Tornado, then fire, then tornado: Wyoming’s Lay family thankful for help from friends, neighbors
June 29, 2017
For the second time in forty years the Lay family is rebuilding after a tornado. The Torrington, Wyoming family that also watched 5,000 acres of their grassland burn last fall is now focused on putting their ranch headquarters back together after an F2 tornado went through on June 12.
"We were out in the front yard and my dog took off down the road and wouldn't come back," said Gene Lay, the patriarch of the Lay Ranch, which was homesteaded north of Torrington in 1896.
Gene's wife, Linda, said it looked like the clouds were kind of swirling, so they headed to the basement.
As they started down the stairs the wind jerked a big tree out of the ground next to the house.
"We were down there maybe five minutes and we cautiously decided to come upstairs. Linda was ahead of me. I heard her say, 'Oh my goodness.' The tornado had sucked all the doors off and blew them down the hallway. All the papers out of my office were strewn all over the place. It broke all but two windows out of the house, and those were in the basement. It took part of the roof off the house."
They'd parked three pickups in their 40×60 shop, to keep them from getting hailed on. The shop was destroyed.
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The roof was gone from their stud barn, and one of their stallions had been taken out past the corrals and slid under and H-brace, with his hind legs against the post. He was cut and bruised, but okay.
The kids and grandkids were nearby and had seen the tornado, so they pulled in the driveway within minutes, scared to death. They estimated the tornado cut a swath 500 yards wide.
Their son, Randall, is a partner on the ranch and their daughters are active with the horses and agriculture—Brandi Halls has run barrels the Wrangler National Finals Rodeo four times, Bambi Robb is a team roper and drives for Trevor Brazile, and Burgundy Hort farms south of Torrington with her husband and family. Gene and Linda also have six grandchildren who stay busy in agriculture, and showed up to help.
"They're a good outfit; I wouldn't trade them for a box of rocks," Gene said. "It kind of got to the kids because this is where they grew up. Seeing it all gone, kind of bothers them. Everyone's here, picking up the pieces. We did it once, we can do it twice."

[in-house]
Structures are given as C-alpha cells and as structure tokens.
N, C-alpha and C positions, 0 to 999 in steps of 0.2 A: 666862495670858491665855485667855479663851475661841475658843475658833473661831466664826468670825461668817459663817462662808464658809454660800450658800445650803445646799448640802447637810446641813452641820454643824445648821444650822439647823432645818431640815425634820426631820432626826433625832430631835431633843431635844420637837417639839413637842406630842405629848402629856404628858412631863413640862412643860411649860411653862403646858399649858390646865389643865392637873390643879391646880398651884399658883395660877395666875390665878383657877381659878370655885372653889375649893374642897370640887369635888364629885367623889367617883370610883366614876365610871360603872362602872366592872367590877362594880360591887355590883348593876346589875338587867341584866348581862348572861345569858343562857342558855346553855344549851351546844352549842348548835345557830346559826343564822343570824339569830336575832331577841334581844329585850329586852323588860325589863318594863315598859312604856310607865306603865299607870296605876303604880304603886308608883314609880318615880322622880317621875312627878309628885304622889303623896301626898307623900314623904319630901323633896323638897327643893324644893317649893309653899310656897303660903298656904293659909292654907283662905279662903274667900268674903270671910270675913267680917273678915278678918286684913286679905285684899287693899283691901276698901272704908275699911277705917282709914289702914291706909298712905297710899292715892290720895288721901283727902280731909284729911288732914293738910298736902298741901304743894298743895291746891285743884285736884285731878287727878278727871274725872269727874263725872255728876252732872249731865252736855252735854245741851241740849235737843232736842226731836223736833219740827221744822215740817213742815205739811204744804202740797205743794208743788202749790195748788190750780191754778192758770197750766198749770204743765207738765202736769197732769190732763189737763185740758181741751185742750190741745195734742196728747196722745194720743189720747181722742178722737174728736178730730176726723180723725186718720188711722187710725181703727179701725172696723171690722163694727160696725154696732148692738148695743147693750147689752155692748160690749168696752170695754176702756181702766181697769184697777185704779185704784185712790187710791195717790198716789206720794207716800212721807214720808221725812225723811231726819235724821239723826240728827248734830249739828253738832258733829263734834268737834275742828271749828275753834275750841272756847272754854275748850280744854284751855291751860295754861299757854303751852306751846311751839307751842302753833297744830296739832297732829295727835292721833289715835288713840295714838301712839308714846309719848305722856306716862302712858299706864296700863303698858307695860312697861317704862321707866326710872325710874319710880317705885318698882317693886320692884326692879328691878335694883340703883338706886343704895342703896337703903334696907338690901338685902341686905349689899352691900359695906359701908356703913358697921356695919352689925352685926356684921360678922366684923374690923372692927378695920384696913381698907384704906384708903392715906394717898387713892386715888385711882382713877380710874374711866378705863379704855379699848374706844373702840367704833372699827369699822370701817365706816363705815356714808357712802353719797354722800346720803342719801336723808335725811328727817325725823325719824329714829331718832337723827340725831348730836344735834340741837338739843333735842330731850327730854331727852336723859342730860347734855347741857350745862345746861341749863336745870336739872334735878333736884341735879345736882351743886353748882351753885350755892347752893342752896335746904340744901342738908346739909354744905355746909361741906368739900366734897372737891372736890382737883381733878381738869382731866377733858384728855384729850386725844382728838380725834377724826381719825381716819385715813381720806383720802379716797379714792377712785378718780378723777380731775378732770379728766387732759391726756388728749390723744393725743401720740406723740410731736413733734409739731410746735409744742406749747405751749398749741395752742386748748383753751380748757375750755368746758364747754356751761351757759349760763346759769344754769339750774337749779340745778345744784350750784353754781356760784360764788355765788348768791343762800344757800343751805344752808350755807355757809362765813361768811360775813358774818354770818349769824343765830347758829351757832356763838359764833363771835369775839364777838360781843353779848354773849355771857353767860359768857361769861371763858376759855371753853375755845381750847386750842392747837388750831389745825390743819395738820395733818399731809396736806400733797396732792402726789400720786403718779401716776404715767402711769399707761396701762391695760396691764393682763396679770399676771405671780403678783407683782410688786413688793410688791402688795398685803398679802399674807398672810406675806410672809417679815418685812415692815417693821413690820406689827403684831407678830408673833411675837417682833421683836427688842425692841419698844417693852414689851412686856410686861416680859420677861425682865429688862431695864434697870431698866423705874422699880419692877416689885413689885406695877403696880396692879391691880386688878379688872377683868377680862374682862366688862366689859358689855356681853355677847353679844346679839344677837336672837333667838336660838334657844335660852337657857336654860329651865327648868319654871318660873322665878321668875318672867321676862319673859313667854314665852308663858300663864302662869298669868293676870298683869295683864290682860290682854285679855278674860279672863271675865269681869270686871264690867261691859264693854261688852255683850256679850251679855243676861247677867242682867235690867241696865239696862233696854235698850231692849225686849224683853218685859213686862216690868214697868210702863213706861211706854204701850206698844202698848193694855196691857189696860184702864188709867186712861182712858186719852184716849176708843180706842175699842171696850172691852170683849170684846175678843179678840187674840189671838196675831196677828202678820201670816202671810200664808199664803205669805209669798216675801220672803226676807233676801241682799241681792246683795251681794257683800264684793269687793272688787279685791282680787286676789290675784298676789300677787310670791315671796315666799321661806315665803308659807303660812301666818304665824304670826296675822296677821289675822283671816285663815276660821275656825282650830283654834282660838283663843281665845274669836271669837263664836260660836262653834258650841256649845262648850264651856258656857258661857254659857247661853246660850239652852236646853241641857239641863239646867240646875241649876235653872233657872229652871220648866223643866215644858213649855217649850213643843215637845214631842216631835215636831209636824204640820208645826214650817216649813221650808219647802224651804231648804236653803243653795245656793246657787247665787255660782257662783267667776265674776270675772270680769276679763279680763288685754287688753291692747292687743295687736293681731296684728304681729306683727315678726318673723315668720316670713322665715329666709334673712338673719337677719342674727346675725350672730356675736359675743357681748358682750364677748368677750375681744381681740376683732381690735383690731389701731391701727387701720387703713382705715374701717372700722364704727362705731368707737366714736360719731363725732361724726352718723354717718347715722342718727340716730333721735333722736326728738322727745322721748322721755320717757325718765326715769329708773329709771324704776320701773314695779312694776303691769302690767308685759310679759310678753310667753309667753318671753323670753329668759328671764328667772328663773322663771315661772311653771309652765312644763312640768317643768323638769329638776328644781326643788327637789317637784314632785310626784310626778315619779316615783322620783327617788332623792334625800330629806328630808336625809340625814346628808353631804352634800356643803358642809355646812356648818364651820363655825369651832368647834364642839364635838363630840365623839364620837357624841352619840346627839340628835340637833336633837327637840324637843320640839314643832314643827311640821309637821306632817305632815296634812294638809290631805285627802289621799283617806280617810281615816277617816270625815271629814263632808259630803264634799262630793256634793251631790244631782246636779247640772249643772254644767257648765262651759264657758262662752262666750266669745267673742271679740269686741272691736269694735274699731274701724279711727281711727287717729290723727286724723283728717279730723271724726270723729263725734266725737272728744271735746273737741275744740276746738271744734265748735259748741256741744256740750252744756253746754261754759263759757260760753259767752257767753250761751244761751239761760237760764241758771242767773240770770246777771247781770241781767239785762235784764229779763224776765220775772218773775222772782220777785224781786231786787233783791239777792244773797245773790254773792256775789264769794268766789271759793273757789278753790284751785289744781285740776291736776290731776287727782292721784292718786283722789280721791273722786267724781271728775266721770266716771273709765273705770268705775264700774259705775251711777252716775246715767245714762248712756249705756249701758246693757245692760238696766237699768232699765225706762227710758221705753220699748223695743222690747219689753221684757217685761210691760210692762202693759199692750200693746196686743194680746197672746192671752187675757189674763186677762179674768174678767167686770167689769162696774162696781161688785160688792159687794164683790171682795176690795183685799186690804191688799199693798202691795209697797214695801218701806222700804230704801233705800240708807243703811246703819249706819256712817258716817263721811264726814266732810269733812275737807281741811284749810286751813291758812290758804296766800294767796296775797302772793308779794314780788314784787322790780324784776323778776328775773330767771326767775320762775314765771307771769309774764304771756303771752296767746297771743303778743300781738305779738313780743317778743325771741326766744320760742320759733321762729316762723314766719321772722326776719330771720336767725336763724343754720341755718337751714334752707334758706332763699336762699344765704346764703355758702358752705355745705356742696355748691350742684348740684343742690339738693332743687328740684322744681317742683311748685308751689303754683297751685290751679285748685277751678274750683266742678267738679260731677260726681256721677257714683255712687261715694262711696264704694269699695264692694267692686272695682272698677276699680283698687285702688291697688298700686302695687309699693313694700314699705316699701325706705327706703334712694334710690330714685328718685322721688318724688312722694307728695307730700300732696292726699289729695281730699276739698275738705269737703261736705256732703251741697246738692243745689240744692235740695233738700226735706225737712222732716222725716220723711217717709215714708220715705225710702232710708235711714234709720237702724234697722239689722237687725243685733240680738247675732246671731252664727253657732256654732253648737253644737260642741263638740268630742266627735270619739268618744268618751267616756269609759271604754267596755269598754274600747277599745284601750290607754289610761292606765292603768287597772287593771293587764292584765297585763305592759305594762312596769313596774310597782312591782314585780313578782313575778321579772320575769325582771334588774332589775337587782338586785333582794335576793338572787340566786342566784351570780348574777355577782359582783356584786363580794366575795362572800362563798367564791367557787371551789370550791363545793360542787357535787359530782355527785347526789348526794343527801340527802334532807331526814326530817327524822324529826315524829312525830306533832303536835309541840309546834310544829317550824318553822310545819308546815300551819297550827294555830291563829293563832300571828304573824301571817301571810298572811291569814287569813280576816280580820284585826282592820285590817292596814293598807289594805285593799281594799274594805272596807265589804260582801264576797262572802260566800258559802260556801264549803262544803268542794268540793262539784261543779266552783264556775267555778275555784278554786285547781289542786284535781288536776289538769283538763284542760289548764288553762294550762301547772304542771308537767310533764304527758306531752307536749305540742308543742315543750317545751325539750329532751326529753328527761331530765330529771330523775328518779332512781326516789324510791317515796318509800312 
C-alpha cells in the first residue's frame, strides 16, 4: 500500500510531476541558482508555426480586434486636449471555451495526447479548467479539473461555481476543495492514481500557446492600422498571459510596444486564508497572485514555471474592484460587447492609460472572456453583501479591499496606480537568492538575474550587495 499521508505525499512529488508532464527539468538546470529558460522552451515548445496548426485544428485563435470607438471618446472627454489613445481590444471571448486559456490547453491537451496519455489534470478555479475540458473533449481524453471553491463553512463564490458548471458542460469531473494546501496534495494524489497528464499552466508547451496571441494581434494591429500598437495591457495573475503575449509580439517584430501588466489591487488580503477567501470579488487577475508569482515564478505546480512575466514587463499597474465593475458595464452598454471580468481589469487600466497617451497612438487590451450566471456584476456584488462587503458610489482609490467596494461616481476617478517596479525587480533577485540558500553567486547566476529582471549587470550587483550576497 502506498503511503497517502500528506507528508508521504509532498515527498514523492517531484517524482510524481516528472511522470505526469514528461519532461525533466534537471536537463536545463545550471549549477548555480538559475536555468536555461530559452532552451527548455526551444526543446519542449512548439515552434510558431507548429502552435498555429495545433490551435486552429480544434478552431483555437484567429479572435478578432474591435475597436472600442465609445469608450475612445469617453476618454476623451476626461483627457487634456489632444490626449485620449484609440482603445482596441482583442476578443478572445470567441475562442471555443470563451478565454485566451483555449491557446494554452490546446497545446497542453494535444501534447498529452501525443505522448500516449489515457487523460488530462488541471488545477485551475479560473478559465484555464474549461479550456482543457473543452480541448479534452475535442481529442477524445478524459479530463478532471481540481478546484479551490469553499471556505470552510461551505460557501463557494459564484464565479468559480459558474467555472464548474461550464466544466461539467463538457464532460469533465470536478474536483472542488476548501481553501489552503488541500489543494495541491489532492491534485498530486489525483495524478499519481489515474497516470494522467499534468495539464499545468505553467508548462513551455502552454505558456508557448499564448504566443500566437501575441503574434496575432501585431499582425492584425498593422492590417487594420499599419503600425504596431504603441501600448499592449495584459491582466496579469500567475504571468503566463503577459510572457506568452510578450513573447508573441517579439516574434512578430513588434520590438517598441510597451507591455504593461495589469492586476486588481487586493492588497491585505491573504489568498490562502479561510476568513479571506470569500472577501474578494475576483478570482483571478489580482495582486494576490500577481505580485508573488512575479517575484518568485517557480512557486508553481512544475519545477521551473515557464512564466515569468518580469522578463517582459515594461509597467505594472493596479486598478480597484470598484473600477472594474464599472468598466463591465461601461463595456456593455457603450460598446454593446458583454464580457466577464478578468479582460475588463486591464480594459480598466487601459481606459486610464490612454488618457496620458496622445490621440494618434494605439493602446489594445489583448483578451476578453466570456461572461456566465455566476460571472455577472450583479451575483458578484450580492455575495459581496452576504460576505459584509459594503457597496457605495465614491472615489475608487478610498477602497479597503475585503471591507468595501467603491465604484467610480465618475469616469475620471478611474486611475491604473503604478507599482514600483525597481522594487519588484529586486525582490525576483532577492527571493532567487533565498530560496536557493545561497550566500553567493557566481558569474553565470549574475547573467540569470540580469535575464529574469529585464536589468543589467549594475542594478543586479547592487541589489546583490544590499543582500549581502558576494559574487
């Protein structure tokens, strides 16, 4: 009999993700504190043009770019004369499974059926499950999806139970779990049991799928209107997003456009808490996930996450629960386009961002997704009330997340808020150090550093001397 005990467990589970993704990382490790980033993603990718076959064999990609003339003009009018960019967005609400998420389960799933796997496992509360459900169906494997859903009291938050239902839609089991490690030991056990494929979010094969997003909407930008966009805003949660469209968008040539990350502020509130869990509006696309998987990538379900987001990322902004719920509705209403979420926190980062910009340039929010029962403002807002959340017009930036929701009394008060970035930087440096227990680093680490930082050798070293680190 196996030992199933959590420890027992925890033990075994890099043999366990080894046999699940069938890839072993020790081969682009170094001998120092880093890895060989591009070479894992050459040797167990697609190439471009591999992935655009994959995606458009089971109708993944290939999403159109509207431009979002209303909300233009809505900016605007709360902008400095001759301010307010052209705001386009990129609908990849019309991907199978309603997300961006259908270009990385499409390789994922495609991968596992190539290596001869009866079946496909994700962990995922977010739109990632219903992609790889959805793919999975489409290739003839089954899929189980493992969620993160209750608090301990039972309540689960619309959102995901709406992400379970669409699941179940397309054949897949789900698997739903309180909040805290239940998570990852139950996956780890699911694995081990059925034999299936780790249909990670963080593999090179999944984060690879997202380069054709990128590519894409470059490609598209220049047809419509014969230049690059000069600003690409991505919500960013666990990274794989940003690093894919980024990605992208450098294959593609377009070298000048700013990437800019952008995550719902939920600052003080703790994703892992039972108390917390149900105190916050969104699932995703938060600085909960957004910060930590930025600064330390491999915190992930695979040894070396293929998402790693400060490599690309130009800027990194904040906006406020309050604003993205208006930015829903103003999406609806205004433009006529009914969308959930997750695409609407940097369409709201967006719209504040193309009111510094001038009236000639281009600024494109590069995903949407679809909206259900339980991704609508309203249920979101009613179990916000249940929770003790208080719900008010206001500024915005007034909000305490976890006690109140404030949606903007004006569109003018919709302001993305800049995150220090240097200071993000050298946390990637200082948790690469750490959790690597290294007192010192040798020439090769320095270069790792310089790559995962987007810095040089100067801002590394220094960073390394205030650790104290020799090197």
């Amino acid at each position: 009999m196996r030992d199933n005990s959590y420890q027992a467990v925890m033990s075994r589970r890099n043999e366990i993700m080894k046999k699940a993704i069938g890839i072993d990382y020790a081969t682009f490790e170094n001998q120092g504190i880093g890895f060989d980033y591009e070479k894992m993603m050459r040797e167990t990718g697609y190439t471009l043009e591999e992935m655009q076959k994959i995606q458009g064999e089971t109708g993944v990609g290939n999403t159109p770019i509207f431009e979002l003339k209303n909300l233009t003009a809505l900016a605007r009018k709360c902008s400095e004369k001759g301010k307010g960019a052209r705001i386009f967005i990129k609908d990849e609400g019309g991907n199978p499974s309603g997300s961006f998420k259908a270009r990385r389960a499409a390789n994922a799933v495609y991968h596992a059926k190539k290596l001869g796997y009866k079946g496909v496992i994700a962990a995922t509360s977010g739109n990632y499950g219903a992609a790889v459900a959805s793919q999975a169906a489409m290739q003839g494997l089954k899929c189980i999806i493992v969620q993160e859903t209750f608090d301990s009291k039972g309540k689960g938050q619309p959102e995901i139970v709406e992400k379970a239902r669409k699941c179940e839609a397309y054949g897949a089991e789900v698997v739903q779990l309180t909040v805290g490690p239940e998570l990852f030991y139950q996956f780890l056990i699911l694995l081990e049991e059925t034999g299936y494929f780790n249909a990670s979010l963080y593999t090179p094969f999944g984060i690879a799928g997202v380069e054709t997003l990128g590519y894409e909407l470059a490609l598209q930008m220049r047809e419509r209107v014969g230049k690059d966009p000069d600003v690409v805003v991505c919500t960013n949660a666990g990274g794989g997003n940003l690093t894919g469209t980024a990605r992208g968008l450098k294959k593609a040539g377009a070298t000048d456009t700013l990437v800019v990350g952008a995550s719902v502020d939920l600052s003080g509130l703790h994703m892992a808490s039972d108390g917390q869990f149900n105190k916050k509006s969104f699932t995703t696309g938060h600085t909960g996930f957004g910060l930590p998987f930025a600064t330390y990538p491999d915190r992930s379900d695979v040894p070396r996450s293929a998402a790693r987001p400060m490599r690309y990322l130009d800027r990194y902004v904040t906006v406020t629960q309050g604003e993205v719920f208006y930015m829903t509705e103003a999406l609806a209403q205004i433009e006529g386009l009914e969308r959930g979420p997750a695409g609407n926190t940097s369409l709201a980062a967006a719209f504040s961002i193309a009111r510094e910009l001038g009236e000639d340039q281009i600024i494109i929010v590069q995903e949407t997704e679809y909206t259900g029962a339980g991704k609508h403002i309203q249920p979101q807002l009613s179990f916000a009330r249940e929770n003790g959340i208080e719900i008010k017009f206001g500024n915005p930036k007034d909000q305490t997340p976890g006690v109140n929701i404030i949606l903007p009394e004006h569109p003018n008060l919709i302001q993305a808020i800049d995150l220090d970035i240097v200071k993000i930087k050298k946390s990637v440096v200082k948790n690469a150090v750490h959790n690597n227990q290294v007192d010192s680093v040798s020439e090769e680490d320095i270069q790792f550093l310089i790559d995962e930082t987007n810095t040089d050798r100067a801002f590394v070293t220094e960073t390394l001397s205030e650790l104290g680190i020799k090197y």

In July of 1977 a tornado went through their place, nearly destroying their home.
Gene and Linda have lived in that spot, which Gene picked out for his headquarters because it was his favorite place on the ranch while he was growing up, for 49 years. They'd planted evergreen, elm and cottonwood trees and built a stud barn, shop and foaling barn.
"My first tree was a piece of bark of an elm tree with a little limb sticking out of it," Gene said. "I stuck it in the dirt and pampered it. It was about 40 feet tall. Now it's about 10 feet tall. Everyone made fun of me because I Miracle Grow-ed my trees all the time. I've got a picture of my grandson on his little John Deere pedal tractor with his straw hat on, and I'd just planted those trees. He's 20 now. Those trees were 20 feet tall.
"We lost all but two trees," Gene said. "You can't even tell the foaling barn was ever there."
The Lay family has been producing ranch and performance horses for decades, and the latest catastrophe isn't going to stop them. They lost three horses, one a two-year-old stud prospect that was a son of Real Easy Jet and one of their mares who had produced a horse who had gone to the WNFR. "We found him a quarter mile north of the house with a broken leg," Gene said. They also lost a baby colt that looked like a piece of wood had gone clear through her heart.
The tornado went through on Monday afternoon and by Tuesday morning word had spread and all the family and neighbors showed up. "We started picking up trash, getting that collected and sent to town. We had a semi hauling scraps to town. We were piling up wood that was destroyed. We are rebuilding, starting with our house. A boy that went to school with our son has a roofing and siding company, so he came out and did the finish work on the roof. The Torrington and Prairie Center fire departments went together and got us covered up on Tuesday morning so we wouldn't have any water damage."
They were just in the process of rebuilding fences on the 5,000 acres that burned last fall, plus haying and getting cows out to grass, but surprisingly, it didn't destory the hay field. It did, however, tip over the tractor and baler.
But the damage isn't what they're focused on.
"I've got a really good friend who lives about 20 miles north and just got out of the hospital after he fell off a roof," Gene said. "He stopped on the hill for a while—I saw the car up there. He came in here and I could see he'd been crying. He said, 'Man, I'm so sorry.' That's the kind of friends we've got. His dad helped me build my basement. I lost my leg in a hunting accident and his dad and him helped me get back on my feet. Three of them helped me build my house and wouldn't take a dime for helping me. That's a pretty good friend. This is the third time they'll have helped me build my house.
"I've got good neighbors and good friends. The prairie fire proved I did. And this proved they're still around. God bless and thank them."